Virtual tour brings Cinderella City mall back to life

Local architect, software developer delves into Englewood mall's history

The ruins of the Cinderella City mall two decades ago are partly what inspired Josh Goldstein — then a young child — to become an architect.
Now, Goldstein is taking nostalgists down a memory lane that leads right through the halls of the place once hailed as the “largest mall west of the Mississippi.”
“It was a place of grandeur,” Goldstein told an audience of dozens packed into The Brew on Broadway, a brewery that sits just a few blocks from where the gargantuan mall once did. “It was a place of community and culture.”
Goldstein’s Feb. 25 presentation, “Reconstructing Cinderella City: A 3D Tour Into the Past,” took the crowd through fond memories of decades long gone: the Round the Corner restaurant, Franz Hummel’s deli and Veldkamp’s Flowers all got reactions or applause as Goldstein toured through the virtual world, akin to a video game and projected on a screen.
The former Englewood High School student recreated the 1.5 million-square-foot mammoth of a mall that was built on Englewood’s former city park, according to the presentation. In 1968, amid much media hype, Cinderella City opened to a crowd of thousands and eventually offered space for 275 stores. In 1974, it raked in just over half of Englewood’s total sales tax revenue, Goldstein said.
But competition from new malls like Southwest Plaza led to a decline, and after a late-1990s demolition, the site was redeveloped.
Today’s CityCenter Englewood shopping site — which includes city hall and Walmart, and stretches from South Santa Fe Drive to Elati Street between West Hampden and Floyd avenues — rose from the ruin. The Englewood Civic Center is a former Foley’s department store.
“I saw Cinderella City getting demolished as a kid, and wanted to know more — what was this place, why is it getting demolished?” Goldstein told the Englewood Herald. “After learning about how grand it once was, I realized there was a story there about changes in architecture (and) tastes.”
The opulent and seemingly never-ending mall featured rows of columns supporting the ceiling, planters hanging from ceilings and bright-colored walls. The building offered separate shopping areas in itself: the Blue Mall, Rose Mall, Gold Mall and Shamrock Mall — and Cinder Alley, marketed on an “old England” theme with lamps and artisan shops.
Although malls its size are common now, Cinderella City stands out as a part of the community, having played host to events like antique car shows, concerts, trade shows, proms, plays and parades, according to Goldstein’s presentation.
It even had an Englewood High School off-campus location with classrooms that students attended, along with areas for business offices, the presentation said.
Amid today’s long wave of redevelopment in Englewood, Goldstein said the history is something to hold onto.
“I would not like to see the building the library (and city hall) are in get torn down; it’s the last vestige of Cinderella City,” Goldstein told the crowd.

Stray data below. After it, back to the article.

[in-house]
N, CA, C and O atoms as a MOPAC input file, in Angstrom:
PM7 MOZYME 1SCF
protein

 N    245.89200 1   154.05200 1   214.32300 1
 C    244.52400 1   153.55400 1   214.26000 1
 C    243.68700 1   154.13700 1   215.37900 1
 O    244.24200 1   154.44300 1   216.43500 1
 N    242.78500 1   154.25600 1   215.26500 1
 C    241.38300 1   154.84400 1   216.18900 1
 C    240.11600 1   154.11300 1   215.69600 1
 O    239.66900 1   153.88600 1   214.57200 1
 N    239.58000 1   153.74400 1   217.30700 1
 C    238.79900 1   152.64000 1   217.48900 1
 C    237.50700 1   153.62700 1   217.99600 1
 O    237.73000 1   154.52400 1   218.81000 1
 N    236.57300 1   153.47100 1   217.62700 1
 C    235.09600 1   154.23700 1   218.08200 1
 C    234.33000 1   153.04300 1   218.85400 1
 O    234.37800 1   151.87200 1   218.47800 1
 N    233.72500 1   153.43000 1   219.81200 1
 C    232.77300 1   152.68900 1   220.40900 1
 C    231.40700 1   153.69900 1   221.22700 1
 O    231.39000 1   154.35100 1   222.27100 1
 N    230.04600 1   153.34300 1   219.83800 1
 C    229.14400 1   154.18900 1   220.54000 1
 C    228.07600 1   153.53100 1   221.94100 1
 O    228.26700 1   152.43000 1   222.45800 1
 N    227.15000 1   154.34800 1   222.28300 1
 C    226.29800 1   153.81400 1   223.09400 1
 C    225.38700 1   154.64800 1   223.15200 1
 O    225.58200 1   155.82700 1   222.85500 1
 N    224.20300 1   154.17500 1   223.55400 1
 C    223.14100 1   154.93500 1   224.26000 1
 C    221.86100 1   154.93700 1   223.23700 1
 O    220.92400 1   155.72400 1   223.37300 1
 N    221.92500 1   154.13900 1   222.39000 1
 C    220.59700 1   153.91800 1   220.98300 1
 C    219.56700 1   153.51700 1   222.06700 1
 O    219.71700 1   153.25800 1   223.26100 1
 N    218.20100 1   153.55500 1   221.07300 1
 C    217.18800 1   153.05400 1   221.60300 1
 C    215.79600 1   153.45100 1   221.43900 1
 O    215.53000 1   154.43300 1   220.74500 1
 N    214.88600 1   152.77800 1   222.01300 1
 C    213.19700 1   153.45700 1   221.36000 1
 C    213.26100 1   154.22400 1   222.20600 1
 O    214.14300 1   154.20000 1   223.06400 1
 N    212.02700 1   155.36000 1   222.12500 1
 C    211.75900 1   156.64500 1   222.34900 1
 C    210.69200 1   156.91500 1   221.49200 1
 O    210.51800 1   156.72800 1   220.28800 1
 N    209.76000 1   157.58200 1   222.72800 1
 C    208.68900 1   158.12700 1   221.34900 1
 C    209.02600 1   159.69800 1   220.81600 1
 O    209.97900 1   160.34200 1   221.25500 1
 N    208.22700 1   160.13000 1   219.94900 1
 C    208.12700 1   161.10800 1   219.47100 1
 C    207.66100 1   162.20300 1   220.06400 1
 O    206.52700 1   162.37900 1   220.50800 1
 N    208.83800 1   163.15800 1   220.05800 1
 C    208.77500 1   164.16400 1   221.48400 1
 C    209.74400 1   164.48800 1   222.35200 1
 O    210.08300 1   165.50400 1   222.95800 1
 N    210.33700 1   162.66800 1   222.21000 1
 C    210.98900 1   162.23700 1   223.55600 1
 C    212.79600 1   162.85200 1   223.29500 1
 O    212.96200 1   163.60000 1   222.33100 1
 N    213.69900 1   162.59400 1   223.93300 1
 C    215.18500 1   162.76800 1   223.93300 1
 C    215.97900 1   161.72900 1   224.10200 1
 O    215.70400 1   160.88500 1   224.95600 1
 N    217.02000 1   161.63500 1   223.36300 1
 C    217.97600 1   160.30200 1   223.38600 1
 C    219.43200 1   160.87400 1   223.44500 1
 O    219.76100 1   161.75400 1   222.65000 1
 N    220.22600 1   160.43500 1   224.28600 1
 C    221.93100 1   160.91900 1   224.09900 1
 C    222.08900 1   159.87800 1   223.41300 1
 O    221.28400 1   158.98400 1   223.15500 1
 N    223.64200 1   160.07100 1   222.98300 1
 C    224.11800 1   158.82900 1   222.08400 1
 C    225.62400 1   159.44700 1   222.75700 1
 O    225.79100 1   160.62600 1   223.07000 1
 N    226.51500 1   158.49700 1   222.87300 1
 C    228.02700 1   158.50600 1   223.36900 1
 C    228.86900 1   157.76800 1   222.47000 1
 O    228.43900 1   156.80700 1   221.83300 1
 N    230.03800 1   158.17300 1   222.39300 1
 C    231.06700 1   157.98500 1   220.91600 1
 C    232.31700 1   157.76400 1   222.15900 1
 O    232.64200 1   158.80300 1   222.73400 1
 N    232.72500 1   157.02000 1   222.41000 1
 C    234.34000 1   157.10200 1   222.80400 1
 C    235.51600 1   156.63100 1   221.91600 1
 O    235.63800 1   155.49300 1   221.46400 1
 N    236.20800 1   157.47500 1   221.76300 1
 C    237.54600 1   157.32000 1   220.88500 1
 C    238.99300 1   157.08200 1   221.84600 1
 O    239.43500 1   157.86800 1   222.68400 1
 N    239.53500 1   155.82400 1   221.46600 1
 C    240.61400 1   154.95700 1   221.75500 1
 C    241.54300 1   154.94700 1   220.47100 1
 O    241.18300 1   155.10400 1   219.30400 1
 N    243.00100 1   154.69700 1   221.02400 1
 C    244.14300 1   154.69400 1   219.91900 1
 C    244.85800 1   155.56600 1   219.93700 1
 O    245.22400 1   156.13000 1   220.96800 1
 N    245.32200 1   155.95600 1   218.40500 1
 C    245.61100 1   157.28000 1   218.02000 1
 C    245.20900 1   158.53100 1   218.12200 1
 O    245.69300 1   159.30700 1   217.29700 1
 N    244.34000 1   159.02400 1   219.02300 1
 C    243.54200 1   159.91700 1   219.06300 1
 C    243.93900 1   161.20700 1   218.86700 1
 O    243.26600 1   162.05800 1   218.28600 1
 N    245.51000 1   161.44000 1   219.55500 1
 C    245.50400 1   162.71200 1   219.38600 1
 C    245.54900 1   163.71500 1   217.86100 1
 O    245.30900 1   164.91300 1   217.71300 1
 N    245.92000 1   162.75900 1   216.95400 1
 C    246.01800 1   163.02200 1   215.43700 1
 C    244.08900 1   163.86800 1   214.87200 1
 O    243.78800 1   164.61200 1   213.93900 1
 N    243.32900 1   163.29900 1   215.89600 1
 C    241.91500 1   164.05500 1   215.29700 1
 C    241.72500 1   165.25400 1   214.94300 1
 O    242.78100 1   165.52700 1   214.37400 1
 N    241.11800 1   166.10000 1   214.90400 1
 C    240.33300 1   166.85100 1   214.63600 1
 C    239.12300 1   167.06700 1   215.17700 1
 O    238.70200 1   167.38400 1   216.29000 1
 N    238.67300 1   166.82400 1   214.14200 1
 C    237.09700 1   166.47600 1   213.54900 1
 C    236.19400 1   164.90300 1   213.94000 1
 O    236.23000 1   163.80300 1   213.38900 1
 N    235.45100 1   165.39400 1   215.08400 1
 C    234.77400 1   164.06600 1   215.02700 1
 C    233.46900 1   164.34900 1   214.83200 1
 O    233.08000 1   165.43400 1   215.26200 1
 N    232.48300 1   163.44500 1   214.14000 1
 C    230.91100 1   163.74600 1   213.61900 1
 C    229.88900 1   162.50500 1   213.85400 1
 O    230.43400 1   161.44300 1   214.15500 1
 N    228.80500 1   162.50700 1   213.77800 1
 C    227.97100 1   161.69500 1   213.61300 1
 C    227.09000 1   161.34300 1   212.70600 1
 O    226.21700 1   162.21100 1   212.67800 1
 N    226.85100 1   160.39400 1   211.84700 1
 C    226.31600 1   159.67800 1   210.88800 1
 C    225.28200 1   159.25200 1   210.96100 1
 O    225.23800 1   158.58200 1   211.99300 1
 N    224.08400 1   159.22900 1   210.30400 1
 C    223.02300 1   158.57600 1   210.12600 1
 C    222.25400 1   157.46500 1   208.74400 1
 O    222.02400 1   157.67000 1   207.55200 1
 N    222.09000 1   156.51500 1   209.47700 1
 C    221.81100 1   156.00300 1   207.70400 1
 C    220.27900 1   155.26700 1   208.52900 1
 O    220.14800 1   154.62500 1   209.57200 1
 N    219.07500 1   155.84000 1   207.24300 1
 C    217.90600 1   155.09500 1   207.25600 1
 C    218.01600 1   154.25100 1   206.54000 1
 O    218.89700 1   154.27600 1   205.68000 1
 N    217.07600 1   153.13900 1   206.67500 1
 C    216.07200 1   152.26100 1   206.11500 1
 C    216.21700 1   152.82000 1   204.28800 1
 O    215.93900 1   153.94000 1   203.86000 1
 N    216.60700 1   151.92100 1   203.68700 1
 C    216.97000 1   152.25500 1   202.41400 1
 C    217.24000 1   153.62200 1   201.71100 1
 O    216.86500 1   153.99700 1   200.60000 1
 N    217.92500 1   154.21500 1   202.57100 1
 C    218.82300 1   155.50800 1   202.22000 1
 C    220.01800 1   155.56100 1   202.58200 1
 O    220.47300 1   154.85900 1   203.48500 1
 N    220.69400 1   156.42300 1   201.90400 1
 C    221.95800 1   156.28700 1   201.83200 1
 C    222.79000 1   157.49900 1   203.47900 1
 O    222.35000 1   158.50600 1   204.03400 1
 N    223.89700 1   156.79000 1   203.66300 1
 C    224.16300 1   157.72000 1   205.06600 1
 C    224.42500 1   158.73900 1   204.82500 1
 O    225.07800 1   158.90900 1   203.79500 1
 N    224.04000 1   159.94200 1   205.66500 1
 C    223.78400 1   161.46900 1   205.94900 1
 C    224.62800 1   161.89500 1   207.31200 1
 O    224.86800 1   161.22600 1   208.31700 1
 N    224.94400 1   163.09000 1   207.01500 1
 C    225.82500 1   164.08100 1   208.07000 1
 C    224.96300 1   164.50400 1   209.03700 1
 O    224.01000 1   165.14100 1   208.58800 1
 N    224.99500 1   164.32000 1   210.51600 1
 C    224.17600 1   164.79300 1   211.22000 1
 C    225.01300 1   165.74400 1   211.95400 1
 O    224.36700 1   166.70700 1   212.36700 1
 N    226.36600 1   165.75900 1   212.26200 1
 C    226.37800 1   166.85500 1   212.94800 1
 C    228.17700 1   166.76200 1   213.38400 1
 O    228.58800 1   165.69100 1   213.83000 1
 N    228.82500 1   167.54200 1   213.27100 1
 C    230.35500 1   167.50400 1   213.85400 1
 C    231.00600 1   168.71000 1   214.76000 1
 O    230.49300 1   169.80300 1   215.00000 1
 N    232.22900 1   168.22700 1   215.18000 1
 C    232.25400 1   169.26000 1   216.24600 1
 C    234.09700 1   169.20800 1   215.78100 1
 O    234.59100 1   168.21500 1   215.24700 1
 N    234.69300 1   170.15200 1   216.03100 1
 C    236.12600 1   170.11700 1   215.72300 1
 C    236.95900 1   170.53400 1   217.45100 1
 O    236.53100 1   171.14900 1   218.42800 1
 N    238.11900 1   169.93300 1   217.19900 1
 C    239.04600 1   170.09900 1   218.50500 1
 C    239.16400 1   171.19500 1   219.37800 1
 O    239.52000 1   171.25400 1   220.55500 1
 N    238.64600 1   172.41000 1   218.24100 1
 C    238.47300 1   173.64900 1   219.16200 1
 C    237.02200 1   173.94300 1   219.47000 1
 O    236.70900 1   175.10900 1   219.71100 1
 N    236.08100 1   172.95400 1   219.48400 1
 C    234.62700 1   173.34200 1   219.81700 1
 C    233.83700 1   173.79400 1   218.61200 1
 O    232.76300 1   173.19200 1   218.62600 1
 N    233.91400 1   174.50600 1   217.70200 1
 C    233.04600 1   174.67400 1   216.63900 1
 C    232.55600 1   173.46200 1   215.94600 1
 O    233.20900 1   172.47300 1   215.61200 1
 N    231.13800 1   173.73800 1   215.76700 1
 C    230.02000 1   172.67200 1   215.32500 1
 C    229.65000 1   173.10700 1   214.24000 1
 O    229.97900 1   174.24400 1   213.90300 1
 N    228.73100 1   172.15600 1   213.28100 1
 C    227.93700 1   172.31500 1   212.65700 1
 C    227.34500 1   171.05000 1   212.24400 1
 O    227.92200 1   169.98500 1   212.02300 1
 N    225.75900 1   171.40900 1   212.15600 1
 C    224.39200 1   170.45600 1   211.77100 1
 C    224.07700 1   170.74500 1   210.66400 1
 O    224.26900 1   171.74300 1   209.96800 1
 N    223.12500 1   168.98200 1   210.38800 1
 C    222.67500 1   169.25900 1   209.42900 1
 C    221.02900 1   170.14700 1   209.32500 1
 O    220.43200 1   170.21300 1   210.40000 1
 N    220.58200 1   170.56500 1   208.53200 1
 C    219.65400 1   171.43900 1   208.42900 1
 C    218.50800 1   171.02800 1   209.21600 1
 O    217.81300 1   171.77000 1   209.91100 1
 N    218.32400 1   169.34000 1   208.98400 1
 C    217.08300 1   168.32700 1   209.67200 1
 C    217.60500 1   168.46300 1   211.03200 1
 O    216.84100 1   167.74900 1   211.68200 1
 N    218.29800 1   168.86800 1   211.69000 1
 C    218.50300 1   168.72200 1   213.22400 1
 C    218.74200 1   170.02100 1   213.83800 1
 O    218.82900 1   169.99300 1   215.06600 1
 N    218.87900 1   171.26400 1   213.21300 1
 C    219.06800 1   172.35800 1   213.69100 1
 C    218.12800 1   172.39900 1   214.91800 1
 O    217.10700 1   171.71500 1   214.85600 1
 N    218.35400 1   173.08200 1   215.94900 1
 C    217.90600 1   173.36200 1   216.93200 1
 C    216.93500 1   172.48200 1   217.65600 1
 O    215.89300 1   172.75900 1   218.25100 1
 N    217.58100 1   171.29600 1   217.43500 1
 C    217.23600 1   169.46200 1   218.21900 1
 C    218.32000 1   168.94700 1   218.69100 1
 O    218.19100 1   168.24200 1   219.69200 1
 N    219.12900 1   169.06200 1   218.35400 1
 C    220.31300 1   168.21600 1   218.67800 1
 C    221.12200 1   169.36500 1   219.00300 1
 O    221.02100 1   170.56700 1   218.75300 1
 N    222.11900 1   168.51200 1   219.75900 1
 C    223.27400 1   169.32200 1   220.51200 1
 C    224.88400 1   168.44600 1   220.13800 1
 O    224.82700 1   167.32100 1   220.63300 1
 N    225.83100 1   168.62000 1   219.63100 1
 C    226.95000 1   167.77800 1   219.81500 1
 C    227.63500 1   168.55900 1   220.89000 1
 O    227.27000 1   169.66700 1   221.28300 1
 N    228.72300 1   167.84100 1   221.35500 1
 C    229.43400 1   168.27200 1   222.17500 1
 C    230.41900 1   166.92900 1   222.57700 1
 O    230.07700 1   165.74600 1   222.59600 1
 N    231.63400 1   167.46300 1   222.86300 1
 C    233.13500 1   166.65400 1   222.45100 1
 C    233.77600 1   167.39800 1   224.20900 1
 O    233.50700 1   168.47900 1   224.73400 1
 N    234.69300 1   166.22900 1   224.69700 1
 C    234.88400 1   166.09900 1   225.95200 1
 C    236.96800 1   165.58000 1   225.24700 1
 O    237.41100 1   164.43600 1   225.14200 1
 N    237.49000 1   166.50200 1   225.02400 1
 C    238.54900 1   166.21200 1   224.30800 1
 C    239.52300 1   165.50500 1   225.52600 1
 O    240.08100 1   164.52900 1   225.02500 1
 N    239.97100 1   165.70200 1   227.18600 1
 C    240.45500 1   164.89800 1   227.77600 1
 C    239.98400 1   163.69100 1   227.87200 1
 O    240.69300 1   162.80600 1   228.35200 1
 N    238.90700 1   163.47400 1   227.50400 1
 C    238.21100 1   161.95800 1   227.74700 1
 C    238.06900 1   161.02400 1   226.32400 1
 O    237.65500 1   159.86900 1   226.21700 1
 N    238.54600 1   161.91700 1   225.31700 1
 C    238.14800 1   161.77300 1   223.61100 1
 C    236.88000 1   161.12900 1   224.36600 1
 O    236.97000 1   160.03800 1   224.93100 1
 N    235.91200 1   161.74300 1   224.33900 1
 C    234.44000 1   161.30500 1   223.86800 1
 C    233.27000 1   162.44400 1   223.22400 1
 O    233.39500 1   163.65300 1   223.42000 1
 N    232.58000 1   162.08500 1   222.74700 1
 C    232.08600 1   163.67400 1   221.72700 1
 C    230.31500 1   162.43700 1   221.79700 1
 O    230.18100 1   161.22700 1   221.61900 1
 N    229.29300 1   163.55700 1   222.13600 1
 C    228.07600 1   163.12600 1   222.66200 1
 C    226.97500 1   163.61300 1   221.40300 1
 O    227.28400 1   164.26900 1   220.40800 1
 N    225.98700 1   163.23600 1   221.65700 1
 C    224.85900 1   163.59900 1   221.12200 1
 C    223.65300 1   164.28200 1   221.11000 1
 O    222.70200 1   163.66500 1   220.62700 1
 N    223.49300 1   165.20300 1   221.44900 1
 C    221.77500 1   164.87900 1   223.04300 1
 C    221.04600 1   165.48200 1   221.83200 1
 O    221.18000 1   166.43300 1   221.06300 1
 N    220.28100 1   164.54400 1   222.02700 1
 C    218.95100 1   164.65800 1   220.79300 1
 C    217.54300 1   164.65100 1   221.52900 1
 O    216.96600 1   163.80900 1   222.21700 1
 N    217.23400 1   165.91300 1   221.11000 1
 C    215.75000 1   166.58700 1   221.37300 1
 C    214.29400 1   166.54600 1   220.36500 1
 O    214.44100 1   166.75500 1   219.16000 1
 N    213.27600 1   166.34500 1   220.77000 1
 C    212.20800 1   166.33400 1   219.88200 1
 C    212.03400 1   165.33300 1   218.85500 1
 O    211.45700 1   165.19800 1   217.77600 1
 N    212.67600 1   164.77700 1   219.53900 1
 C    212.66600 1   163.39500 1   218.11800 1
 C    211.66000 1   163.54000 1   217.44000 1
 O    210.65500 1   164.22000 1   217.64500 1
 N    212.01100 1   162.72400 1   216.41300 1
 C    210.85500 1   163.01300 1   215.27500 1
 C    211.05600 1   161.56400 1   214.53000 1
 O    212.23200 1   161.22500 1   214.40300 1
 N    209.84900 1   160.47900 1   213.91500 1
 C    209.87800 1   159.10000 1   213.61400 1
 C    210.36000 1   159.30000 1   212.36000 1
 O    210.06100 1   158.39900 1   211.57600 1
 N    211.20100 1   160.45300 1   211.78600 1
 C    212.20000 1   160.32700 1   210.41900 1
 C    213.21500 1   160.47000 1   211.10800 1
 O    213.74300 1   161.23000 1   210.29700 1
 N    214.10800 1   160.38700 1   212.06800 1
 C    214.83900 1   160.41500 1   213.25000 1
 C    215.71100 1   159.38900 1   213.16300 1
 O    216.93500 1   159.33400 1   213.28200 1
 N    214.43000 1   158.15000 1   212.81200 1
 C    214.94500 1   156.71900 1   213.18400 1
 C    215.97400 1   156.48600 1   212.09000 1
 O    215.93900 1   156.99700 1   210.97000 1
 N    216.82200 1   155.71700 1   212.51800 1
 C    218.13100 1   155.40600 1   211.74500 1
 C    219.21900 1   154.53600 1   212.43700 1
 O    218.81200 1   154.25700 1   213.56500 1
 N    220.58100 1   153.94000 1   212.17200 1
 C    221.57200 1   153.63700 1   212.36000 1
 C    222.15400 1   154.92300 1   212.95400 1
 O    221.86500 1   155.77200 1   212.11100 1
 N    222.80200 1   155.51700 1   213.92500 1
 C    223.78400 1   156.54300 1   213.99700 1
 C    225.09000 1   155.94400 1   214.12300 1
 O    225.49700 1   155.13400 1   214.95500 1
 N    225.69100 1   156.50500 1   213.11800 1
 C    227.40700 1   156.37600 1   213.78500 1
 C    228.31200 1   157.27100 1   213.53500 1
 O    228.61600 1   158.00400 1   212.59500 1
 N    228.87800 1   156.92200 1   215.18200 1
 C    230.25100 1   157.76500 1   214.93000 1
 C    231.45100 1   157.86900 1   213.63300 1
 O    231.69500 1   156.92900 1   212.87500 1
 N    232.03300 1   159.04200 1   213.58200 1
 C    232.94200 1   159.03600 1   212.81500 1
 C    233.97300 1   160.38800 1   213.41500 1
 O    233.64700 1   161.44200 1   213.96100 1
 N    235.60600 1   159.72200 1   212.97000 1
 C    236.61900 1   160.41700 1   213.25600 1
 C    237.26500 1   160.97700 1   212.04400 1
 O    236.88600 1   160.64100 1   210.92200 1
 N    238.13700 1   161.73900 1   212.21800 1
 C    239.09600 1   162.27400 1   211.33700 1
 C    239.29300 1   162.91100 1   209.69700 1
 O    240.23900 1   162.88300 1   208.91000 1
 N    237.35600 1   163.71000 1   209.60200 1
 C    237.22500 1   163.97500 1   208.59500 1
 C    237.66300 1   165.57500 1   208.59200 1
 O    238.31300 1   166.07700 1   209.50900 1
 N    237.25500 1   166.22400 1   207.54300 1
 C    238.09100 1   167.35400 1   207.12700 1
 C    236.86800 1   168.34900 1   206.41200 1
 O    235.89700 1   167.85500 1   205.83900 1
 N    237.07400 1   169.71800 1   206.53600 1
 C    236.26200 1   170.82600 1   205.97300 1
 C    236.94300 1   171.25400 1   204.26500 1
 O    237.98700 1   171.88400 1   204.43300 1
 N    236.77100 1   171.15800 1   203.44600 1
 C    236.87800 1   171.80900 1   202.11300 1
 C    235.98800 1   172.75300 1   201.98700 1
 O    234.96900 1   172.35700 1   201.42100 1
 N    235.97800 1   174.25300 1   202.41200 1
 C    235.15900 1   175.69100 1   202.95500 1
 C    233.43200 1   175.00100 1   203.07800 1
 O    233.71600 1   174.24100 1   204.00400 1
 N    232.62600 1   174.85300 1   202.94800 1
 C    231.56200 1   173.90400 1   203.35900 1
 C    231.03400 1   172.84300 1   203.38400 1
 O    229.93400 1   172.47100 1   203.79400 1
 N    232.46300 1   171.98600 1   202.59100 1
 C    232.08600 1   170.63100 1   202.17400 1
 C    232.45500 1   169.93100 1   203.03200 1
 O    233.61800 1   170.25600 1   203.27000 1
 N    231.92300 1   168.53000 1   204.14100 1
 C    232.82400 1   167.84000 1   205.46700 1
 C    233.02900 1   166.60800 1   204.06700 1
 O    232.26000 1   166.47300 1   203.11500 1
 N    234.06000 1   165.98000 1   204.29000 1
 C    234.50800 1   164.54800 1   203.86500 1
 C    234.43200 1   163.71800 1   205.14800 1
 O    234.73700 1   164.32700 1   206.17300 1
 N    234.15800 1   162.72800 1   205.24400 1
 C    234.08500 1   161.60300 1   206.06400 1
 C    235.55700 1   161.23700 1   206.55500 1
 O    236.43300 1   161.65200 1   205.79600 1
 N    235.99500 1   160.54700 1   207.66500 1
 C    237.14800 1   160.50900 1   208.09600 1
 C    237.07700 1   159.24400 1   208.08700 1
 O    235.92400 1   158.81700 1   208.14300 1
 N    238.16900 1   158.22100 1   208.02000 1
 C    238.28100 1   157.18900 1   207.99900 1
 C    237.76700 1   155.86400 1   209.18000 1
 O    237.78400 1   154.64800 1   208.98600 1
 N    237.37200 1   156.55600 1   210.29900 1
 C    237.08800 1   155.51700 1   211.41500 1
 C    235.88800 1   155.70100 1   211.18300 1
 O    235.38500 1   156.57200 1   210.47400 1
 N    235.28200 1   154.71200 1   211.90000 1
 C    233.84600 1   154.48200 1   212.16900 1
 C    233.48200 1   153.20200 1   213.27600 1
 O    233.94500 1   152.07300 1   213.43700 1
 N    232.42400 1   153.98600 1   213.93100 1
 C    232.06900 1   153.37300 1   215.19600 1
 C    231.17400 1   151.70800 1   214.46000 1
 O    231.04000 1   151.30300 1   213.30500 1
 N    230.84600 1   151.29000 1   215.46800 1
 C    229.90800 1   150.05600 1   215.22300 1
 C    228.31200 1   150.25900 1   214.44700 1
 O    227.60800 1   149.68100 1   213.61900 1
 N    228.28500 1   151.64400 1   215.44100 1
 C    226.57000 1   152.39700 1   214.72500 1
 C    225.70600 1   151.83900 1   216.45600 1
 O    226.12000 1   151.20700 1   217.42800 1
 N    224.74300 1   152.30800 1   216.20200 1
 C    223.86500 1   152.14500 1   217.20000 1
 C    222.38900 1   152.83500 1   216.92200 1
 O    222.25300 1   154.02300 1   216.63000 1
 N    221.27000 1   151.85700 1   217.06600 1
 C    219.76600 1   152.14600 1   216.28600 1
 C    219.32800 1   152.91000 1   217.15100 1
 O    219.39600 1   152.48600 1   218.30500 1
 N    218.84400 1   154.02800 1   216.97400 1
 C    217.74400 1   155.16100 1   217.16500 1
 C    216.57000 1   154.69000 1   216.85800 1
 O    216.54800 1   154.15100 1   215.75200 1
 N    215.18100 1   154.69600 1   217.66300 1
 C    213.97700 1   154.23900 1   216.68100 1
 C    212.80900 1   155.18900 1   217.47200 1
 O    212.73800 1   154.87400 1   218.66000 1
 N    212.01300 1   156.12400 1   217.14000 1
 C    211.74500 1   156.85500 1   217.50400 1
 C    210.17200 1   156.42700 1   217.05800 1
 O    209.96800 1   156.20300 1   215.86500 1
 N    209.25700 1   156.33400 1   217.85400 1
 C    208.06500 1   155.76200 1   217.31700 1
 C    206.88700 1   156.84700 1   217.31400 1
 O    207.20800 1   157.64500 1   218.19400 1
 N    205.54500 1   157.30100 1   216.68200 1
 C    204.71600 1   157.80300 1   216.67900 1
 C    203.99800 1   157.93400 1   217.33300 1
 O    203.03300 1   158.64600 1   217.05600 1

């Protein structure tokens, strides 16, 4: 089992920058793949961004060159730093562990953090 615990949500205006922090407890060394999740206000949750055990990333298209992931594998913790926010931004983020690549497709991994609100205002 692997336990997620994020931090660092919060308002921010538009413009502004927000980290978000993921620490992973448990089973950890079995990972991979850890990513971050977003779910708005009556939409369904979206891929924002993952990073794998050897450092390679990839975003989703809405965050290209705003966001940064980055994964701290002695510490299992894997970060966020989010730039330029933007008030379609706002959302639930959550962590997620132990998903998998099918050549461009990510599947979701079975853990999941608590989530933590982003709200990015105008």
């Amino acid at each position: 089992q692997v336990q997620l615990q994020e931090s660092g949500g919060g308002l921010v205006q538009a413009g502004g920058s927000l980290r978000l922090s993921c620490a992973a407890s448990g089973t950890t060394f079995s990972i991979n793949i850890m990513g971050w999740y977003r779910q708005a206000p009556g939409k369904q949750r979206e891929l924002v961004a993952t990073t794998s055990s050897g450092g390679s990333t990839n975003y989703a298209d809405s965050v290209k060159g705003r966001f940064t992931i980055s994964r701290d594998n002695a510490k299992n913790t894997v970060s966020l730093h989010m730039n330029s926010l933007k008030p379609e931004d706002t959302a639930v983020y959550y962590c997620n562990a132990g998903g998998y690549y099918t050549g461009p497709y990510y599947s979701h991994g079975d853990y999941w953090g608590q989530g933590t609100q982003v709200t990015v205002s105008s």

Goldstein, who has a master’s degree in architecture and develops software, has also studied Englewood’s former Flood Middle School, which sat at South Broadway and Kenyon Avenue before the Bell Cherry Hills apartment building replaced it. It would have been more expensive to repurpose the school building, Goldstein said, but it’s an option he imagined.
“If Englewood cares about its history, I think we should stop throwing our buildings away,” Goldstein said, to applause from the crowd.
After a foreclosure sale in August on a part of the current CityCenter site east of city hall set the stage for it to change hands again, Englewood city staff is working to secure a possible deal to revamp the Englewood Civic Center area with a hotel, offices, apartments and smaller retail, according to Dan Poremba, the city’s chief redevelopment officer.
“The re-establishment of CityCenter as Englewood’s ‘central place’ would in turn provide Englewood with improved opportunities to attract and retain employers, retailers and residents,” along with generating more tax revenue, Poremba has said.
Despite the rumblings of changes, Goldstein said the redevelopment in the early 2000s got some things right — including having an RTD light rail stop — but that the “sea of asphalt parking” and Walmart as the primary anchor store were disappointing. He hopes cities like Englewood can offer development incentives to encourage reuse, not just demolition.
Reworking an old building for a new use could also “create favorable press coverage, and could woo the right kinds of developers in the future,” he added.
“For a city like Englewood, I fear it’s too late. What’s left to save? They already sold off so many of their historic buildings and schools,” Goldstein said. “It will take a little backbone, and a city like Englewood has to decide what’s more important: cheap, fast construction, or high-quality adaptive reuse that extends the life of a building and keeps the historic character alive for future generations?”


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